Steven Karl Zoltan Brust (born November 23, 1955) is an American fantasy and science fiction author of Hungarian descent. He was a member of the writers' group The Scribblies, which included Emma Bull and Patricia Wrede. He is best known for his novels about the assassin Vlad Taltos.
The Dragaeran books
Spoiler warning: Plot, ending, or solution details follow.
The Taltos series is set on another world in an empire mostly inhabited by the Dragaerans, who are humanoid but have such differences as averaging about 7 feet tall. Referred to as "elfs" by some humans, they refer to themselves as "human". Vlad Taltos is one of the human minority (known by Dragaerans as "Easterners") and practices the human art of witchcraft ("táltos" is Hungarian for a kind of supernatural person in folklore). Though human, he is a citizen of the empire because his socially climbing father paid a lot of money to be adopted into one of the Dragaeran Great Houses. The only Great House that sells memberships this way is, not coincidentally, also the one that maintains a criminal organization, which Vlad joins. Despite being a human and a criminal, Vlad has a number of high-ranking Dragaeran friends and often gets caught up in important events.
Brust has written nine novels in the series, which is proposed to run to nineteen novels - one named for each of the Great Houses, one named for Vlad himself, and a final novel which Brust has said will be titled The Last Contract. The first three novels resemble private-eye detective stories, perhaps the closest being Robert B. Parker's Spenser series. The later novels are more varied than the first three. Though they read like fantasy, there are hints at science-fictional explanations for some things.
Brust has also written another series set in Dragaera, but centuries before Vlad's time. As Dragaerans live for thousands of years, many characters appear in both series. It is partly an homage to Alexandre Dumas's novels about the Three Musketeers, and is five volumes long, following the pattern of Dumas's series. The books are presented as historical novels by a Dragaeran roughly contemporary with Vlad. They are written in an elaborate, old-fashioned style based on Dumas's.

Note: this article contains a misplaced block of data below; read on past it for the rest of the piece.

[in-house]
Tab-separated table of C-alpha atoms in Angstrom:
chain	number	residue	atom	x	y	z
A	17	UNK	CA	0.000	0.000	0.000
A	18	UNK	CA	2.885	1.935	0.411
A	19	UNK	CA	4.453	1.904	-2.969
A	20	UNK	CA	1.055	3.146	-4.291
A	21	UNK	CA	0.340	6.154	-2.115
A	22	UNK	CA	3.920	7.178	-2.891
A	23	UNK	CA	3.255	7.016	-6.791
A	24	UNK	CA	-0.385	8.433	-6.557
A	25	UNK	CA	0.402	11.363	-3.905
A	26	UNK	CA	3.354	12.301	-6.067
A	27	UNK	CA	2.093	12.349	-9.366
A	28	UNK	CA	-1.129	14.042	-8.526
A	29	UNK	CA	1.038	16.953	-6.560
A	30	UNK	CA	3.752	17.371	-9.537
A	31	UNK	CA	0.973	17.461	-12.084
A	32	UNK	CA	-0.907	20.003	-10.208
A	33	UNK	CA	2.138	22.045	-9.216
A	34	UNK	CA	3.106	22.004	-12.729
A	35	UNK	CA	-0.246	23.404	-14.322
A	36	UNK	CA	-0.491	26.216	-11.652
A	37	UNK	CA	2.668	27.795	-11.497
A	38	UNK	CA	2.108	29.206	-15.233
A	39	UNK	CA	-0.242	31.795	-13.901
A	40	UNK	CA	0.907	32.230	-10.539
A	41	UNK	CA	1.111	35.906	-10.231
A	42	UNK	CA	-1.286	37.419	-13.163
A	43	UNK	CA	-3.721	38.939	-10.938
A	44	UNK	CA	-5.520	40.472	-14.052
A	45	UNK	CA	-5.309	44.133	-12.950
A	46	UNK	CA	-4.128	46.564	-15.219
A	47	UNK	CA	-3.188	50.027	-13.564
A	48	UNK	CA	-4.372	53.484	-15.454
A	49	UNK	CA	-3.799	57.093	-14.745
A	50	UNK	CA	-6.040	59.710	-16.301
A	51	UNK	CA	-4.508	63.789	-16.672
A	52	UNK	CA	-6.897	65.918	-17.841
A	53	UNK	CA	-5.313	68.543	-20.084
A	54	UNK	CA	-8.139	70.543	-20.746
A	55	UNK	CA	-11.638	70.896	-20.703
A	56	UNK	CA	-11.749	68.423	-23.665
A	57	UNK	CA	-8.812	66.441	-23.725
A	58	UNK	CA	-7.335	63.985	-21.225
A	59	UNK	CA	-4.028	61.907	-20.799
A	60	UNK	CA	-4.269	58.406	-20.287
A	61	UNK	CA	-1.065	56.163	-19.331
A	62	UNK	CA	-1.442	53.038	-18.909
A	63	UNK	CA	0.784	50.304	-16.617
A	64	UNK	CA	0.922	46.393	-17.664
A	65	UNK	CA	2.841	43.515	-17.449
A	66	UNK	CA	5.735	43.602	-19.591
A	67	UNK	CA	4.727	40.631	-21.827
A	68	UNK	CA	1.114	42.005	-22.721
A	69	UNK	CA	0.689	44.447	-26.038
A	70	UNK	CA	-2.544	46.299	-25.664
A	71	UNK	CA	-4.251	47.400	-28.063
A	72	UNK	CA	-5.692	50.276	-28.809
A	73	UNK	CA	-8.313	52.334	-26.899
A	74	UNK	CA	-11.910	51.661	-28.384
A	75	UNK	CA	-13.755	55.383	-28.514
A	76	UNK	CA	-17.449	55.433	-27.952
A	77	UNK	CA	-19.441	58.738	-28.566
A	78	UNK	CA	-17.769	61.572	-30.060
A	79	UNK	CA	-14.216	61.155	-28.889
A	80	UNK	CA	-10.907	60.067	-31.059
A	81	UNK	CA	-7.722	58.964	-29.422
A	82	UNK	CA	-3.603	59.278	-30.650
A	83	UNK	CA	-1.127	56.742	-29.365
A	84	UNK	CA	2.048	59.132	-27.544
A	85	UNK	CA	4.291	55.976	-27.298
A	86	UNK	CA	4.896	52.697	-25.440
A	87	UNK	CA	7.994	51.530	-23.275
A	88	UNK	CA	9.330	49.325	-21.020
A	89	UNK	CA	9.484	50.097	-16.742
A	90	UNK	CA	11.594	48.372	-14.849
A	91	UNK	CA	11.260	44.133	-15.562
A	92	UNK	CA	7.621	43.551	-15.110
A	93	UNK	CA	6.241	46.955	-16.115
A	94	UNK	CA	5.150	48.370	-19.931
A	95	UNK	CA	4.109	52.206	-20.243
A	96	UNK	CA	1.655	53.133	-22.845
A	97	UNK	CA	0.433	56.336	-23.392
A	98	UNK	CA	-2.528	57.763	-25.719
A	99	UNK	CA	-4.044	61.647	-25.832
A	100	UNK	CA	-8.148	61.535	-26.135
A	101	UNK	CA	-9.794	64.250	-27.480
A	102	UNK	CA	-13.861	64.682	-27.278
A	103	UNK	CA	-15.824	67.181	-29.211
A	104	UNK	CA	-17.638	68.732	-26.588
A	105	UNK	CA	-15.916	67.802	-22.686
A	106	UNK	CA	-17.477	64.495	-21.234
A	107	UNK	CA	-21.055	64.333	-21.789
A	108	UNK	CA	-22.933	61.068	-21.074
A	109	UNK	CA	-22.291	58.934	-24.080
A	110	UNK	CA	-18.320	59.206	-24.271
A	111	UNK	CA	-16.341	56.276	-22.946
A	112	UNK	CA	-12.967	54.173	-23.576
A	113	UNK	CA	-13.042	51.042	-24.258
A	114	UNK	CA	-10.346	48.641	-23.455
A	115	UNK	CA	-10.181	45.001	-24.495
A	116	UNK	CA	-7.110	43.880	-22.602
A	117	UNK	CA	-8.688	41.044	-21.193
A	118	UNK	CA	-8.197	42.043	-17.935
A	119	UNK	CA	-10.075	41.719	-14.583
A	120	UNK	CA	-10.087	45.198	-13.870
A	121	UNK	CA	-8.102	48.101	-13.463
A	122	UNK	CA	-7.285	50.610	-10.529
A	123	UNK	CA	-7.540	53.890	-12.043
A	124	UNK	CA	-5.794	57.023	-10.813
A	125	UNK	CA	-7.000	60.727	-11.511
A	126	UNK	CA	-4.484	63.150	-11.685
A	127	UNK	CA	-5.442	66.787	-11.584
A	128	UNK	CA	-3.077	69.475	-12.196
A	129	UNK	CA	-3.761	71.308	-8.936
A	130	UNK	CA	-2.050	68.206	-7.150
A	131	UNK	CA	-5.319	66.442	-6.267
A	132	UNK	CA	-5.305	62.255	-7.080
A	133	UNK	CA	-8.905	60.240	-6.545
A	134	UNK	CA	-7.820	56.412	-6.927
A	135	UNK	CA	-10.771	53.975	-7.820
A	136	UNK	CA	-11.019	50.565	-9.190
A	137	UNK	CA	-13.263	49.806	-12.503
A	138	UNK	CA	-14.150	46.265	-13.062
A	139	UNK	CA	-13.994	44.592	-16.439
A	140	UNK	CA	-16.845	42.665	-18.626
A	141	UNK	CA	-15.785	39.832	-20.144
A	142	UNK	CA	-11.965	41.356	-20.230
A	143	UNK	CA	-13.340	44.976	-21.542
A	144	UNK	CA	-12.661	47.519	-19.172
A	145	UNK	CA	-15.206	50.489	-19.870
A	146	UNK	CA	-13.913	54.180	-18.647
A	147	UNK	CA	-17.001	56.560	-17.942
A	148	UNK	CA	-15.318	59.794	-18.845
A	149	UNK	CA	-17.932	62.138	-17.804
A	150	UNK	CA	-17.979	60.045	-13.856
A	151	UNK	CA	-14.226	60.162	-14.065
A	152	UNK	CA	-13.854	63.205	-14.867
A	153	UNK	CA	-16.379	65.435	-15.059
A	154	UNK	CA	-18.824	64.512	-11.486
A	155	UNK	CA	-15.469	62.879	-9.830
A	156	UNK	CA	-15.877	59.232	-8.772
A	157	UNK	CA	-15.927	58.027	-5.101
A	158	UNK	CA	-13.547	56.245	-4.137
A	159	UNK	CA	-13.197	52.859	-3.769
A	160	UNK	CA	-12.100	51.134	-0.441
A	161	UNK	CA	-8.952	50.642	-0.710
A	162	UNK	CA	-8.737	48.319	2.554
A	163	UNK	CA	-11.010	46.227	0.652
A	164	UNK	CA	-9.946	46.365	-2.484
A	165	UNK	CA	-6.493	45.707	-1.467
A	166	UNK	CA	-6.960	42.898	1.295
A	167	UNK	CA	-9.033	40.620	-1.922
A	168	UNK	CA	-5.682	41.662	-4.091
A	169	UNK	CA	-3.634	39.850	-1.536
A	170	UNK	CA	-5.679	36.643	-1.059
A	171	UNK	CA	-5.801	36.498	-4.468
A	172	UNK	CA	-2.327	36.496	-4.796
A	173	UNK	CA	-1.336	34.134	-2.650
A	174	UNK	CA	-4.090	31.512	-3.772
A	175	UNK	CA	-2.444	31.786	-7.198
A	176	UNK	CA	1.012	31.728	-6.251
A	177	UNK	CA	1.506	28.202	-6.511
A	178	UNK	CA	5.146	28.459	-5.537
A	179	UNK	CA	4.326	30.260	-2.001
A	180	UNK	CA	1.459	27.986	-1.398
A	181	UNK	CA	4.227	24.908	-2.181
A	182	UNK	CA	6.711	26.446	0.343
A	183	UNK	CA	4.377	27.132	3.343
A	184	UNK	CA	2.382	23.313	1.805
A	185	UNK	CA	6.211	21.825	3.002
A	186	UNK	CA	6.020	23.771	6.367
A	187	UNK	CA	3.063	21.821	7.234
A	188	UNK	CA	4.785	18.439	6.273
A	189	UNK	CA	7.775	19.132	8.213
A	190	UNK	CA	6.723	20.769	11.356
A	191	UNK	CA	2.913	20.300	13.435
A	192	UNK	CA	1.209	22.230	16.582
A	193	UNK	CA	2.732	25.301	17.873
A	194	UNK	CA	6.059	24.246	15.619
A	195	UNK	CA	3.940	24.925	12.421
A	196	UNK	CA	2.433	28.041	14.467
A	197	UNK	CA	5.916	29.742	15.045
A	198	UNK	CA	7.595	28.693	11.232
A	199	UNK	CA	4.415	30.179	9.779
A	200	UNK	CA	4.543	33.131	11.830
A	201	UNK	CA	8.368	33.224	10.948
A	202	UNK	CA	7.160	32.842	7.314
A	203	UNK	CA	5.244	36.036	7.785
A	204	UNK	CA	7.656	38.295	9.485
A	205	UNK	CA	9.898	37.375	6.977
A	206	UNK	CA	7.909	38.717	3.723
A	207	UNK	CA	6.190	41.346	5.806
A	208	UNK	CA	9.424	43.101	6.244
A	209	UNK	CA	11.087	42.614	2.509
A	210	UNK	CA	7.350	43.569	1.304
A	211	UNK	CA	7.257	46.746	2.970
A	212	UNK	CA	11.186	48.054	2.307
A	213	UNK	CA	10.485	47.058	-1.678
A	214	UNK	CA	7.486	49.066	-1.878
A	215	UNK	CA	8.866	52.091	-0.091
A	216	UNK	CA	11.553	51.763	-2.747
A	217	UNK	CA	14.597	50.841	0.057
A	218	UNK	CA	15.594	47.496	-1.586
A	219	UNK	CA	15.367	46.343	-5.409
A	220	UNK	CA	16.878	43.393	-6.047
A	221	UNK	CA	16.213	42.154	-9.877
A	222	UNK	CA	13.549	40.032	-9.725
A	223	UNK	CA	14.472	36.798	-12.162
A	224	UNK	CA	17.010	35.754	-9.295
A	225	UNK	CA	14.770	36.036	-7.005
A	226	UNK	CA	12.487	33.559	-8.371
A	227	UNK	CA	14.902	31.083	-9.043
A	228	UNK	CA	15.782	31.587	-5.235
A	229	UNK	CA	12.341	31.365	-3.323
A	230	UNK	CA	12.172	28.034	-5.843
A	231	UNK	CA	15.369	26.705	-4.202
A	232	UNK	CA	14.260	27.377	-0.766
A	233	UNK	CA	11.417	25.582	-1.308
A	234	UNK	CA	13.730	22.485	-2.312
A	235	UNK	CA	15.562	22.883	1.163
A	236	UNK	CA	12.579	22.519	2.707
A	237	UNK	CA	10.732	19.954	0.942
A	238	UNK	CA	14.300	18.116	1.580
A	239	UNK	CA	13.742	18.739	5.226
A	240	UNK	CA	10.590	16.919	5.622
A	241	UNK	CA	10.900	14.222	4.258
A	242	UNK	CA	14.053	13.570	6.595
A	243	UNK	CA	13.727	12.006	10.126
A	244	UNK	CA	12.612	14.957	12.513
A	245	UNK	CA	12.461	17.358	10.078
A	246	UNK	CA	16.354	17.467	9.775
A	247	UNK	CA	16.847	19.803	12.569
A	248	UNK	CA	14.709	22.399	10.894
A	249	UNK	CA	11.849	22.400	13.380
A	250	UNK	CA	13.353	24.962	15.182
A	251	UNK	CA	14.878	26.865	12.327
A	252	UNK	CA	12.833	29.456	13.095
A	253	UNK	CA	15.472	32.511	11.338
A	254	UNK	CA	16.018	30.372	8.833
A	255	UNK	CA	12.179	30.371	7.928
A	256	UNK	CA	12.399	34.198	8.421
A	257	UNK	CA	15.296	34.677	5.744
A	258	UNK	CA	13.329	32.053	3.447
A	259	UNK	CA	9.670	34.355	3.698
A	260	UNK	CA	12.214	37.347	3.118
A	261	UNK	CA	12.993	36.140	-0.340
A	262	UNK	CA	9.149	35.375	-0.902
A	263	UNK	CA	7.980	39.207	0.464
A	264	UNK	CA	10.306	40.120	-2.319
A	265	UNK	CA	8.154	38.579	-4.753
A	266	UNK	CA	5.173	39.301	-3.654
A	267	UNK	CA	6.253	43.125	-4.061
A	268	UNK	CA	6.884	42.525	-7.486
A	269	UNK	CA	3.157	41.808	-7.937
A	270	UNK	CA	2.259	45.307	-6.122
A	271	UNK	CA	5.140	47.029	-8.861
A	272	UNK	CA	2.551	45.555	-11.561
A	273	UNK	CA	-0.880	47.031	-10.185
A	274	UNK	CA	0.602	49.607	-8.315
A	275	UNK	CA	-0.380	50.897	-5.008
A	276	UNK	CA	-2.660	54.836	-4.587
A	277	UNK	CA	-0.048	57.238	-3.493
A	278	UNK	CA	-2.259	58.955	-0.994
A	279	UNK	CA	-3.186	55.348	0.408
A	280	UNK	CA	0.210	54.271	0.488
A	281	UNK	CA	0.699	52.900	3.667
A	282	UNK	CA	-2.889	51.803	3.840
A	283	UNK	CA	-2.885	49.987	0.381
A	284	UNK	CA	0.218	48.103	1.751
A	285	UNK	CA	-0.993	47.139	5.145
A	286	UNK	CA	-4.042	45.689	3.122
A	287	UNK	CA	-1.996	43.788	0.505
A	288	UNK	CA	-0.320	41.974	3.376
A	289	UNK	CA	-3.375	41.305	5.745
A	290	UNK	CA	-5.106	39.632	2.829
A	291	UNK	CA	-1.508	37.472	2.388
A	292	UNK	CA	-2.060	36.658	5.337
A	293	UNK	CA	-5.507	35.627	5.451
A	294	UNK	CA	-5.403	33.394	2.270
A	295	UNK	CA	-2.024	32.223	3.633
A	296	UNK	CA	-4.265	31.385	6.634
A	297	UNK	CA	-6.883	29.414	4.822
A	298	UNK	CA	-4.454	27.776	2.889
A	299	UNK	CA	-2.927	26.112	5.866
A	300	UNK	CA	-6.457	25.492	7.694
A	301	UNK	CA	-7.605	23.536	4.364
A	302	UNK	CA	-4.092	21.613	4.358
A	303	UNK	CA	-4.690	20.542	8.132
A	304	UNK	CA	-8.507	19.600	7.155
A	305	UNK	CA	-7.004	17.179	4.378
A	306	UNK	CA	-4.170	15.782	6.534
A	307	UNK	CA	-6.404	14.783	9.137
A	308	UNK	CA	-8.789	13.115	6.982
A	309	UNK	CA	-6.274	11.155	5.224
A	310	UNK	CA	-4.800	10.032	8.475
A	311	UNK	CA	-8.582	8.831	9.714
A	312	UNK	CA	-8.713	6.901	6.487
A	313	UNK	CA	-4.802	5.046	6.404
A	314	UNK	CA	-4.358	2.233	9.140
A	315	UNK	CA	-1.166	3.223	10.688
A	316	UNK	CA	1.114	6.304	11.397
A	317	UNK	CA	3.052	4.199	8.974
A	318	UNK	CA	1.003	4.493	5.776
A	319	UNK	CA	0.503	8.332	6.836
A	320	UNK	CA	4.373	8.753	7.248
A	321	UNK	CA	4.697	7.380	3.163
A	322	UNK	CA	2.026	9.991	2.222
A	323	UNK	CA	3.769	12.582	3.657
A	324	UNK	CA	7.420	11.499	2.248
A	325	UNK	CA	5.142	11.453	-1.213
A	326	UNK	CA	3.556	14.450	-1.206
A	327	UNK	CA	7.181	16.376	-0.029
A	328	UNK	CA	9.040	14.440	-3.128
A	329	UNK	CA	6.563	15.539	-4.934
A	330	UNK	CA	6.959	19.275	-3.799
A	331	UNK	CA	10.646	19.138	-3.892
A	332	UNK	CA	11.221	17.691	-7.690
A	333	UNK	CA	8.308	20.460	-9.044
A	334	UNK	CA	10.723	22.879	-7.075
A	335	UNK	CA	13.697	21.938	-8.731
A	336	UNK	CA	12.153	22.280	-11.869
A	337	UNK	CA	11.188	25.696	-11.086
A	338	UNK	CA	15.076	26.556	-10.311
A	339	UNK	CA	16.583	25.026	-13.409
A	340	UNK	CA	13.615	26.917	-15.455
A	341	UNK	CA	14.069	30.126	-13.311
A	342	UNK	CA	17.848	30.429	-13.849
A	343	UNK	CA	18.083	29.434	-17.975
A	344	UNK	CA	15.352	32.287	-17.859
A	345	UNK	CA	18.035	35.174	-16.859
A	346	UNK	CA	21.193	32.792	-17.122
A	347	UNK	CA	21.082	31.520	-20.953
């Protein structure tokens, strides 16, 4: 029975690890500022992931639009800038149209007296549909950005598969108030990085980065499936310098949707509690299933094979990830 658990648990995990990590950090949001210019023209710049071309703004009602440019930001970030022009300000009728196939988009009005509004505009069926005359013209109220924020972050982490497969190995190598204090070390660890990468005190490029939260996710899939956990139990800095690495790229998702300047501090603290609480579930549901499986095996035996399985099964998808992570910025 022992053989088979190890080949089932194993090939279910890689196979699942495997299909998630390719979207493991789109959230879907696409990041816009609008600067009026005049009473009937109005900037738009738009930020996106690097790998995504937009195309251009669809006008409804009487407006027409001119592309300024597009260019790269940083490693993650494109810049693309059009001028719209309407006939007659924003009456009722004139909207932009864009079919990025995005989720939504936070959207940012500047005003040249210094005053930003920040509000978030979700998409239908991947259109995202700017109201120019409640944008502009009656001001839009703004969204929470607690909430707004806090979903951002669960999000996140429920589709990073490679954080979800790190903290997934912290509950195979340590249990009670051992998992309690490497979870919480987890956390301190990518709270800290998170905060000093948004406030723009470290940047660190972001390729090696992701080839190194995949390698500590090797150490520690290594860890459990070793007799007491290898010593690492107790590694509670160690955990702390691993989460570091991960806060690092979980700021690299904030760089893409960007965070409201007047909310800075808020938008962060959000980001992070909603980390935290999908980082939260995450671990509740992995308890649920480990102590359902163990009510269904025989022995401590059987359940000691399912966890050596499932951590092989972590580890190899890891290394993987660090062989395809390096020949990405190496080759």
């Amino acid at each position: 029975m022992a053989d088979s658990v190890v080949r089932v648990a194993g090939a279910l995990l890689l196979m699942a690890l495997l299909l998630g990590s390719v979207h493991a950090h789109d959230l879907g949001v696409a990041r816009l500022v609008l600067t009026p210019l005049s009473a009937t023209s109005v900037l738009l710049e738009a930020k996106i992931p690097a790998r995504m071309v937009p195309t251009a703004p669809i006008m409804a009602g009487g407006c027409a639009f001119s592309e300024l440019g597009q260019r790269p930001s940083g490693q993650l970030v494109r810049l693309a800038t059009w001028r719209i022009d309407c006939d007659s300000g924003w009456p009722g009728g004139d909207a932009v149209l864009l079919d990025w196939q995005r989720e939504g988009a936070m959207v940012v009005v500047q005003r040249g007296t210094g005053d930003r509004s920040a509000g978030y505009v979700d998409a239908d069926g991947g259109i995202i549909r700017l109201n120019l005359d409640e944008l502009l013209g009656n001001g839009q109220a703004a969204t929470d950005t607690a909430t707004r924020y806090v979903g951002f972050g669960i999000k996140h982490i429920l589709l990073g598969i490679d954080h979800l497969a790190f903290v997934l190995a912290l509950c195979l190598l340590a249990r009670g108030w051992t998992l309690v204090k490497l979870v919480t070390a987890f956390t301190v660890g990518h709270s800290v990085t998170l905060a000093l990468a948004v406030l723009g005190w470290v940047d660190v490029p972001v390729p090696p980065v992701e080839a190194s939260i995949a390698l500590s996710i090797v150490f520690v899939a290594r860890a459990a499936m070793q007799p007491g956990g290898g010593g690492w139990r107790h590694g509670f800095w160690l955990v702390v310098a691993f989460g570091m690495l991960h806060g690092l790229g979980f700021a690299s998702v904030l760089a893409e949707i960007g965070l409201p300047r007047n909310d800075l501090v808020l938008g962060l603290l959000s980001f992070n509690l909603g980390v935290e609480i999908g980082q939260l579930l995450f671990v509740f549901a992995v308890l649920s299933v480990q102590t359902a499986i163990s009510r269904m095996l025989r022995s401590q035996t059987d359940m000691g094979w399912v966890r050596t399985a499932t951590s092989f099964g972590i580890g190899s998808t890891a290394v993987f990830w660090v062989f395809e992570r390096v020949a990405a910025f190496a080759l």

There is a certain amount of variance in the writing style amongst the Taltos novels as well. Brust uses a different narrative approach in almost every novel in the series. Some of these approaches are more purely stylistic and, though enjoyable, have minor effects on the actual story-telling; some are profound and involve the point-of-view of characters whom the reader never expected to get to know so well.
Further, as the writing of the Taltos novels has spanned over two decades, they have been influenced by events in Steven Brust's own life. An infatuation and (subsequent to the murder of a friend) disillusionment with the Mafia, and later the breakup of Steven Brust's marriage, have both profoundly influenced his storylines.
Lastly, it should be noted that Brust has a decided knack for slipping absorbing mysteries into the minor details of his stories; mysteries that tend to fascinate his readers, once they notice them, and often form the kernel around which later books coalesce, even though their resolution still springs upon the reader unexpectedly when it finally comes.
The same character, usually a cute brown-eyed girl of about nine, appears in all of Brust's novels. In the Dragaeran books her name is Devera, she's the daughter of another character, and she seems to be able to appear anywhere in time and space. In the other books she has "walk-on" roles, and sometimes it's not obvious where she shows up.
(partial - book-length works only)
with Vlad Taltos
the Khaavren romances
The Phoenix Guards (1991)
Five Hundred Years After (1994)
The Viscount of Adrilankha, published in three volumes:
The Paths of the Dead (2002)
The Lord of Castle Black (2003)
Sethra Lavode (2004)
Brokedown Palace (1986)
To Reign in Hell (1984)
The Sun, the Moon, and the Stars (1987)
Cowboy Feng's Space Bar and Grille (1990)
The Gypsy (1992) with Megan Lindholm
Freedom and Necessity (1997) with Emma Bull